Russia has been a major factor in the foreign relations of nations for centuries. This has been especially true in regards to Scandinavia. To the Russian factor, we find Britain’s relations with the European mainland, especially its dealings with France. The crazy quilt of European foreign relations heated up to a boiling point with the rise of Napoleon Bonaparte to power.
At the dawn of the nineteenth century, most of Northern and Western Europe diplomatically agreed to Napoleon’s Continental System or blockade. This policy decree forbade the British trade with any nation allied with or occupied by France. The reason, of course, was to harm Britain.
Great Britain declared war on France in 1803 with the intent of overthrowing Napoleon. The cluster of wars and conflicts in alliance with other countries like The Holy Roman Empire, Prussia and Russia was called, collectively, the Napoleonic Wars. There were other nations that were not directly involved in the conflicts, but had gotten drawn into the whirlpool of battles simply because of their geographical location in Europe.
One of the nations involved, in a minor way, was Sweden. They controlled a small territory known then as Swedish Pomerania. (Pomerania is now included in the Baltic coastal areas of Germany and Poland.) Sweden leased the territory to Great Britain so the British could utilize it as a military base against France. At the same time, Sweden didn’t wish to attract French reprisals, so the Swedes kept their war efforts at a bare minimum.
The Swedish policy changed in August of 1805 when Russia offered to help Sweden in any invasion by Napoleon’s forces. The Russian czar promised up to 40,000 soldiers to their new allies.
Sweden then declared war on France on Hallowe’en Day in 1805. The conflict became known as the Pomeranian War. In the following weeks British, Prussian, Russian, and Swedish forces moved to liberate French occupied Hanover. After Hanover was liberated, the British and Russians evacuated and left the Swedes alone to face Napoleon. This caused a retreat back to Swedish Pomerania after France and Prussia signed a peace agreement in the spring of 1806.
The summer of 1806 witnessed Prussia forming the Fourth Coalition against France. So, again Sweden became involved in fighting in the western German area. France got the upper hand, so Sweden again had to retreat. Napoleon began his offensive against Swedish Pomerania in January of 1807. The Swedes capitulated in August; they signed a favorable agreement; and withdrew all their forces and munitions back to Sweden in September.
The Russians were defeated by Napoleon and a peace treaty was signed in early 1808. This left Sweden and Great Britain as the sole allies against France. Russia invaded Finland, then declared war on Sweden. Denmark, Norway, and Spain were allied with Napoleon, so they declared war on Sweden, too. Preparations for an invasion of Sweden were readied, but the invasion was canceled so that Napoleon and his allies could fight in Portugal. At the same time, Britain sent a large expeditionary force to Sweden to discourage Danish aggression. The British remained until mid Summer, when they too, sailed for Portugal.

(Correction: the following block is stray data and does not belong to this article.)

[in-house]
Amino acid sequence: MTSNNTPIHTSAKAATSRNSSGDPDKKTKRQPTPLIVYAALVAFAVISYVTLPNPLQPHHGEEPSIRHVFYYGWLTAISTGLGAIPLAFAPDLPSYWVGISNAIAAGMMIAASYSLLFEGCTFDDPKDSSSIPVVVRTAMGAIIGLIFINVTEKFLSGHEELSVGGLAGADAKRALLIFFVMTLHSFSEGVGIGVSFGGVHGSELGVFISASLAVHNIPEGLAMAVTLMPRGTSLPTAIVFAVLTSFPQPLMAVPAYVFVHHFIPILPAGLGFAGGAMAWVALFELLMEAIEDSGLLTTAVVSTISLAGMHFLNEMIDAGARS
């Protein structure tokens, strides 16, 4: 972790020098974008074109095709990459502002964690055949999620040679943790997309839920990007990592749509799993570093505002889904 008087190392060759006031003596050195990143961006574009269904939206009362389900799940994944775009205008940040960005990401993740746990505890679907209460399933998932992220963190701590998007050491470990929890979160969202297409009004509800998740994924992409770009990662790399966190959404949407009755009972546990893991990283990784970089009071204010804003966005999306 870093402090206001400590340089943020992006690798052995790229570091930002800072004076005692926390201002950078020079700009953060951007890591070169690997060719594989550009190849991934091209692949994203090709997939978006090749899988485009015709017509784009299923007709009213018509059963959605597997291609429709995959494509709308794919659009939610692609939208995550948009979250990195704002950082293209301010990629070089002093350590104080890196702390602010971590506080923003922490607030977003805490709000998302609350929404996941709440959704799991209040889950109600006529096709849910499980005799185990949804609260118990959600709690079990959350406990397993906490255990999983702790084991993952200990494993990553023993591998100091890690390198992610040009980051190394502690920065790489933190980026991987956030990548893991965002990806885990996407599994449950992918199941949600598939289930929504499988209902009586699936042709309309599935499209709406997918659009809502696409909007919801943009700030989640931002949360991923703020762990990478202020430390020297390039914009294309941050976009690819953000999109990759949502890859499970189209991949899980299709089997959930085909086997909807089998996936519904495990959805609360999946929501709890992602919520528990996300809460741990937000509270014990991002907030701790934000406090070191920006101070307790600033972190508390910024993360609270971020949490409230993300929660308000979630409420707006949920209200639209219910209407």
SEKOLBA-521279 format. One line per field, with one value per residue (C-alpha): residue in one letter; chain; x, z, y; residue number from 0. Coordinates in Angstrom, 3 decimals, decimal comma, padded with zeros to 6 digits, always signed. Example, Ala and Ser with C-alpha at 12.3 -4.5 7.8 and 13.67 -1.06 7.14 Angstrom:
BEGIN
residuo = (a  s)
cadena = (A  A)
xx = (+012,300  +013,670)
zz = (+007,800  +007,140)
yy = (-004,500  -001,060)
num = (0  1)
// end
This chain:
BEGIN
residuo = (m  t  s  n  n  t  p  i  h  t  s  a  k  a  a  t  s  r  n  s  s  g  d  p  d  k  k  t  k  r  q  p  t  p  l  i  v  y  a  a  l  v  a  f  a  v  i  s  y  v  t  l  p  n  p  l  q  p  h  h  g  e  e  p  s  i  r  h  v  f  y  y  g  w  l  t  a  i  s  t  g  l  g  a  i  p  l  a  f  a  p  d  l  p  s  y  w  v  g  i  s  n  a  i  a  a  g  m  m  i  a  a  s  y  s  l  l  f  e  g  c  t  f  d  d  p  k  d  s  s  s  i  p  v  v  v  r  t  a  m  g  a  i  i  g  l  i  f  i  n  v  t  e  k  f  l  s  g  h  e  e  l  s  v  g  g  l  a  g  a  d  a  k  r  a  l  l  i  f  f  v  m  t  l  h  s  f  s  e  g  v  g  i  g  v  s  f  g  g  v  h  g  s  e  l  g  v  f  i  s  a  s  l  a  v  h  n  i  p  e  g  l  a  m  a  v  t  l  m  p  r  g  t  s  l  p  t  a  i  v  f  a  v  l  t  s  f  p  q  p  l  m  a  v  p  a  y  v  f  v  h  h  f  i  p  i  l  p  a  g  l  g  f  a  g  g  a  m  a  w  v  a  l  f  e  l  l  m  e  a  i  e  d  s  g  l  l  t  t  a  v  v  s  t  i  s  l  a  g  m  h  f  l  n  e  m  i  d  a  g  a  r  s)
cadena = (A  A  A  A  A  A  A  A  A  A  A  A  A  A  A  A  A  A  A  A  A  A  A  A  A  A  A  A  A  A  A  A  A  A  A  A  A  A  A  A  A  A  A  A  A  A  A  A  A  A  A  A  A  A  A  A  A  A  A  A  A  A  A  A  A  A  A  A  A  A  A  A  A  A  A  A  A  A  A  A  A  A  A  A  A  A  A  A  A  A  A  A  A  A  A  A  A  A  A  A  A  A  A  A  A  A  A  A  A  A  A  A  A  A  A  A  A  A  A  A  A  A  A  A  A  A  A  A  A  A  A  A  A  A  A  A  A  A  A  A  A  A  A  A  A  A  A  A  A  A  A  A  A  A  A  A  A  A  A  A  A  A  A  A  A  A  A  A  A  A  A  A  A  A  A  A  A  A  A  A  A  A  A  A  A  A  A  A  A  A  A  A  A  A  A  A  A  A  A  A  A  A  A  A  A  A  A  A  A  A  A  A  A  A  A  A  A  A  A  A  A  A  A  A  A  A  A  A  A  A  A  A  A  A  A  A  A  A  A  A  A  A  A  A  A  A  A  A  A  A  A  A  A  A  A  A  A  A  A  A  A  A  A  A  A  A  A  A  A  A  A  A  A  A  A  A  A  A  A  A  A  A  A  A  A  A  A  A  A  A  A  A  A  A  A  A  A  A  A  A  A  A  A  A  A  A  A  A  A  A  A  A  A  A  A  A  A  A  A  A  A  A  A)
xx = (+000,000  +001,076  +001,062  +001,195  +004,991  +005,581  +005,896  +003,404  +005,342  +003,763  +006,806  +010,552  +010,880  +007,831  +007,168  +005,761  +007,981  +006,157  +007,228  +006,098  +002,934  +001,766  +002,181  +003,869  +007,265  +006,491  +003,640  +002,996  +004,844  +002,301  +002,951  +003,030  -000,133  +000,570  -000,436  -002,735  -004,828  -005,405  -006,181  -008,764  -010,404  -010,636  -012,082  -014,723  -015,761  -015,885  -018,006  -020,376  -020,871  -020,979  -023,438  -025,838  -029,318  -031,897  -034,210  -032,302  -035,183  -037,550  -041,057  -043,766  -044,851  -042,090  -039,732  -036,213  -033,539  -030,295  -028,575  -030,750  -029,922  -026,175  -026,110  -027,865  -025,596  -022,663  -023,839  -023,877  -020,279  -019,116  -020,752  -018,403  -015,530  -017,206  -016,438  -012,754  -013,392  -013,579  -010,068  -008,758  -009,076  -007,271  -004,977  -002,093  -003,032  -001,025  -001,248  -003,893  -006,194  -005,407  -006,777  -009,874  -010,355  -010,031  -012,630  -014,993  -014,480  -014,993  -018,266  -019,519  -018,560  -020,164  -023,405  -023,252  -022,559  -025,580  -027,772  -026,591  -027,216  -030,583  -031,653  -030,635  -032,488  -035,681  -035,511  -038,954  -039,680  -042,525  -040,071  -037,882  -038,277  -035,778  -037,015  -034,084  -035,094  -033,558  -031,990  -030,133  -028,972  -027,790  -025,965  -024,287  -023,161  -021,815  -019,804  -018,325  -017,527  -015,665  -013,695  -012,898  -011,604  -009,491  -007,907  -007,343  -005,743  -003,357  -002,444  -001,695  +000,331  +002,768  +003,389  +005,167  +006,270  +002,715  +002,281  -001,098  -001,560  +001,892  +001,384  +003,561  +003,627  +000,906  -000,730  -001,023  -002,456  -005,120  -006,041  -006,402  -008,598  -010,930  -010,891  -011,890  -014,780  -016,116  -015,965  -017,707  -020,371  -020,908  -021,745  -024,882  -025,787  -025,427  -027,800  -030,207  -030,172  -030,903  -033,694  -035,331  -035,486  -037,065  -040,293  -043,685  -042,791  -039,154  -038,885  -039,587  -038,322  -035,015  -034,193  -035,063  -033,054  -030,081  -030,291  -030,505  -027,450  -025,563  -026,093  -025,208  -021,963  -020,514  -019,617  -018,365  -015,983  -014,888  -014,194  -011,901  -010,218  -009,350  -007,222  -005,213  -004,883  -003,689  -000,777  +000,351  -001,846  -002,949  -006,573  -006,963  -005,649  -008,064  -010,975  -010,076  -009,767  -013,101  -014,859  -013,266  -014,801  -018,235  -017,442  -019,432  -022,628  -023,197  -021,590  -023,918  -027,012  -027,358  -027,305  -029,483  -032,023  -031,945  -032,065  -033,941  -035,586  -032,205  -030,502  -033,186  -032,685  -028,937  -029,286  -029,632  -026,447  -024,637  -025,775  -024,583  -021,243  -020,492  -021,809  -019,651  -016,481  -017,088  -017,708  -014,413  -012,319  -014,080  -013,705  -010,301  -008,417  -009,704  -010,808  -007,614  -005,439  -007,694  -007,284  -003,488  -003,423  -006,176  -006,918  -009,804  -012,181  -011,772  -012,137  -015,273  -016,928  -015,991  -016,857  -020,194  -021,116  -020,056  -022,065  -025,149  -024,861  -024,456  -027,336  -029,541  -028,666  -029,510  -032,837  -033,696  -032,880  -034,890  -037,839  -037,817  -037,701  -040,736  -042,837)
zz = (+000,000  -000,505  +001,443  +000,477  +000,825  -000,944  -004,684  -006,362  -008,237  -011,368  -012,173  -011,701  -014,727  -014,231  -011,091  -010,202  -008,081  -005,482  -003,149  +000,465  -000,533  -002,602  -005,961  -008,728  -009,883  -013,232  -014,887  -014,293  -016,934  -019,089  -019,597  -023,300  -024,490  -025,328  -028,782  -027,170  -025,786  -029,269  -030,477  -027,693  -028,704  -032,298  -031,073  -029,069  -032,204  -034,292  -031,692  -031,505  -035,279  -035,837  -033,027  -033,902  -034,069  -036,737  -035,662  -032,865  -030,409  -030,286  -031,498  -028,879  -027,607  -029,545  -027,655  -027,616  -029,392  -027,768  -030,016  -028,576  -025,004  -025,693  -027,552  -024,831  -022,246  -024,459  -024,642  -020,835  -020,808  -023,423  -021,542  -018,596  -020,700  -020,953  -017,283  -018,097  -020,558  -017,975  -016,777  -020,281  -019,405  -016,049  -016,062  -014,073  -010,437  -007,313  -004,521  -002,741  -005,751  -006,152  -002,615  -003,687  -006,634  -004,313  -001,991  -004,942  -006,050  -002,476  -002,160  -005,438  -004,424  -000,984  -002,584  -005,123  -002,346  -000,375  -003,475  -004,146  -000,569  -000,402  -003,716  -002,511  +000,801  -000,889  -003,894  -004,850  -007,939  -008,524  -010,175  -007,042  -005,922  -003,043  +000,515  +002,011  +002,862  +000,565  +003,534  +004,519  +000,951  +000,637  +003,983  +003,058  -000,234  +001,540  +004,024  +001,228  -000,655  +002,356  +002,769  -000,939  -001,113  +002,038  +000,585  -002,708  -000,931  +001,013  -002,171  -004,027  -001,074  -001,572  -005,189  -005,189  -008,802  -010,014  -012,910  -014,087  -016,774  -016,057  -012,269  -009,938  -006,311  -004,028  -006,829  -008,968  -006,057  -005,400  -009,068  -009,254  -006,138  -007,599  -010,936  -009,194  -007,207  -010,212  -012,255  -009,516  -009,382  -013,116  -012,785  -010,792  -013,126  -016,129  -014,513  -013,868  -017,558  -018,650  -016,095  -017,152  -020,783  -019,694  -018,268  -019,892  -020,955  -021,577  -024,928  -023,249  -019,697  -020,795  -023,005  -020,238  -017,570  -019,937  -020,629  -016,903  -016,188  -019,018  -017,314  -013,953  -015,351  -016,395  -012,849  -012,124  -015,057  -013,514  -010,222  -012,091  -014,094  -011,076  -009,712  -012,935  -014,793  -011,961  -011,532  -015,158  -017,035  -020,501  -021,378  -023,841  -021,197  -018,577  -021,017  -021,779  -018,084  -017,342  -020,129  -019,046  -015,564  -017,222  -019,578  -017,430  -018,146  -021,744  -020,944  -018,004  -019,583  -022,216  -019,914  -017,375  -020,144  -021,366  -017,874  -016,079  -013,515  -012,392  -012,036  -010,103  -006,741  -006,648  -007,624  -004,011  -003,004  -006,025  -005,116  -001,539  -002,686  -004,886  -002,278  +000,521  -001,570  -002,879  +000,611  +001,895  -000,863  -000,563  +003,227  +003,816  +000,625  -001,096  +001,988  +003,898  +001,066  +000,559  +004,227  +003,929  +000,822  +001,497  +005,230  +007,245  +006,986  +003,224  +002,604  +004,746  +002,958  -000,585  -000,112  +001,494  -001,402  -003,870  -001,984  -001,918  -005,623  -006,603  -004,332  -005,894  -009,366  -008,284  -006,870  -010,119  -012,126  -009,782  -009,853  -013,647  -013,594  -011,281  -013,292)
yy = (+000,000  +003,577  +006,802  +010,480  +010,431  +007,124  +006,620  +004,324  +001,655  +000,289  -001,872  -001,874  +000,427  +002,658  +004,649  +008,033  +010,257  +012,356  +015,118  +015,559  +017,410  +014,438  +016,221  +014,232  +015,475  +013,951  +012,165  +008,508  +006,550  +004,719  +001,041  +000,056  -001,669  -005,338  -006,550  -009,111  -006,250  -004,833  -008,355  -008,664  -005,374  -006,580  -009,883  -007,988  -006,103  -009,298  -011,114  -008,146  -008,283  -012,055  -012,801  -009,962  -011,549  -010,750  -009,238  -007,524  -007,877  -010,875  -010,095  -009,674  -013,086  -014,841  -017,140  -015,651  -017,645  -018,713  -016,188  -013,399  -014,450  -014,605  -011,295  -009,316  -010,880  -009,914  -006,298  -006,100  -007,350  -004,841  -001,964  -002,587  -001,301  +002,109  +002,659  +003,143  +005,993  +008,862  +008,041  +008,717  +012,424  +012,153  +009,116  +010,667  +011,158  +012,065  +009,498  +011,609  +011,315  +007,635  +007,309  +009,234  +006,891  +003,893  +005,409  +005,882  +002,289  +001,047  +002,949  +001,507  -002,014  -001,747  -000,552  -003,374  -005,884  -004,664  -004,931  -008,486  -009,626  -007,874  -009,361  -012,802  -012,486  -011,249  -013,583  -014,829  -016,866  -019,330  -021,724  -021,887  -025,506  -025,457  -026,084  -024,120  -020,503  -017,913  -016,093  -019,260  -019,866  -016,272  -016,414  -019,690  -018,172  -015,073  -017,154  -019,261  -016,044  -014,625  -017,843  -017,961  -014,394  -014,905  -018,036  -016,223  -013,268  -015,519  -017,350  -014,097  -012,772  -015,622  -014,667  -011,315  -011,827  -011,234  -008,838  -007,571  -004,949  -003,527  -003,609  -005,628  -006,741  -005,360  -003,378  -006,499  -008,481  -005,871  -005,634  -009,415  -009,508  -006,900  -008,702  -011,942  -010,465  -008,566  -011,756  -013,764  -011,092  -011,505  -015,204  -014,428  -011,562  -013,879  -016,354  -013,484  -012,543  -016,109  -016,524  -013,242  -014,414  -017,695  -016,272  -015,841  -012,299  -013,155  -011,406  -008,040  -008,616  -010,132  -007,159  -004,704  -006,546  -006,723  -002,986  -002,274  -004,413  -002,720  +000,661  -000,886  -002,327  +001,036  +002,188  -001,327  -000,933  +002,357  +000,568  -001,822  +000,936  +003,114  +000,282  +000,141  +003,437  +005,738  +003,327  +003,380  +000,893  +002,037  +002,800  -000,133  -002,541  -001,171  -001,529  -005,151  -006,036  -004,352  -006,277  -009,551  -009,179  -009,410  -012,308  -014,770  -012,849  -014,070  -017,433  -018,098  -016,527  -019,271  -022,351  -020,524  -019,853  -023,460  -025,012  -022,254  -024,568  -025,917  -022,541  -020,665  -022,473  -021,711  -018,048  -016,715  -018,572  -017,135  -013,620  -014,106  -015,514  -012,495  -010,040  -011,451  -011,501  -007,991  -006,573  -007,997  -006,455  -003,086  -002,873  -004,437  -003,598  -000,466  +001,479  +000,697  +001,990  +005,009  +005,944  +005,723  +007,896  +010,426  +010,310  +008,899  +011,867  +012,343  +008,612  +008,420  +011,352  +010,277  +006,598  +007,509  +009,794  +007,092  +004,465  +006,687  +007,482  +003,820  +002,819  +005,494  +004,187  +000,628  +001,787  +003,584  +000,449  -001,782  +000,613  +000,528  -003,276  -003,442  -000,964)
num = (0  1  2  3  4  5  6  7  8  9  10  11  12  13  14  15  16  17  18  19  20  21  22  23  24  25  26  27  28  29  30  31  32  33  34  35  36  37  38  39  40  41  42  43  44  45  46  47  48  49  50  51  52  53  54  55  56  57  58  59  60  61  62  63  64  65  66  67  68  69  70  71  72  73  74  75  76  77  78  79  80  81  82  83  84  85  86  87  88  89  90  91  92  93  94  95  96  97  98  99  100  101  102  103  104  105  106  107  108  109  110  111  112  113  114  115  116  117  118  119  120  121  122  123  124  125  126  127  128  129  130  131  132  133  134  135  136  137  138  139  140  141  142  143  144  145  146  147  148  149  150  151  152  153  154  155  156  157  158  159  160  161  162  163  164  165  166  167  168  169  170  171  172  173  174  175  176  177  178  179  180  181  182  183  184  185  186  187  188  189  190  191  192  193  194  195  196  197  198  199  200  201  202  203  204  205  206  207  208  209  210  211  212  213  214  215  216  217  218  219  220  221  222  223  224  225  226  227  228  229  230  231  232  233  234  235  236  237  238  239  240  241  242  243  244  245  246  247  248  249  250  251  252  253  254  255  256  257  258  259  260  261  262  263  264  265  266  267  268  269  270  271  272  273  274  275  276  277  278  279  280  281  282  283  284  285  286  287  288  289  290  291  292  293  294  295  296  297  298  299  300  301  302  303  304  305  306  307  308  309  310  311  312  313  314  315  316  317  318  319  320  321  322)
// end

The treaty of Fredrikshamn was signed between Russia and Sweden. It legitimized the Russian occupation of Finland. Another treaty was signed in December of 1809, between Denmark-Norway and Sweden that did not include any territory changes. Sweden then formally surrendered to Napoleon on January 6, 1810 by signing the Treaty of Paris.
Once again, we take note of Napoleon’s Continental System. The terms of the Treaty of Paris required that Sweden join the blockade. The Swedes were to no longer trade with their former allies, the British. However, acceptance of the Continental System proved to be unrealistic and practically impossible for Sweden. The French, in turn, issued an ultimatum. The French would again declare war on Sweden and invade if the Swedes didn’t obey the Treaty of Paris. Napoleon required the Swedes to confiscate all British goods within Sweden, take possession of British ships in their harbors, and declare war against Great Britain. Sweden bowed to Napoleon and complied, on paper, with the French conditions.
On November 17, 1810, Sweden declared war on Great Britain. The British navy had already stationed ships on Hanö Island but Sweden did nothing to oust the British forces. In fact, there were absolutely no acts of war by either side in the Anglo Swedish War. Neither side lost a single sailor nor soldier. Mutual trade continued in secret between the two nations. Britain still used the port at Hanö, and probably others.
As a precaution against the French possibly enforcing the Treaty of Paris and just in case Great Britain decided to take the declaration of war seriously, Sweden enacted a military draft. In June of 1811, a group of Swedish farmers near Klågerup in Scania rioted against their own government’s conscription. A force of 140 Swedish troops arrived to disperse the protesters. In the domestic action, some 30 Swedish civilians were killed by Swedish forces. This was the only bloodshed of the entire war.
After the death of Swedish Crown Prince Charles August, a new crown prince of Sweden was elected, in May of 1810. Jean-Baptiste Bernadotte did not favor continued peaceful relations with Napoleon, so again, France and Sweden became enemies. In 1812, Napoleon’s armies invaded Swedish Pomerania and Rügen Island. Immediately afterwards, the government of Sweden petitioned for peace with Great Britain.
That peace agreement was signed on July 18, 1812. The signing coincided with the Treaty of Örebro which brought the Anglo Swedish War and the Anglo Russian War to their conclusions.
The Blue Jay of Happiness has this link to another odd ball war that had no casualties: http://tinyurl.com/oy8ygjl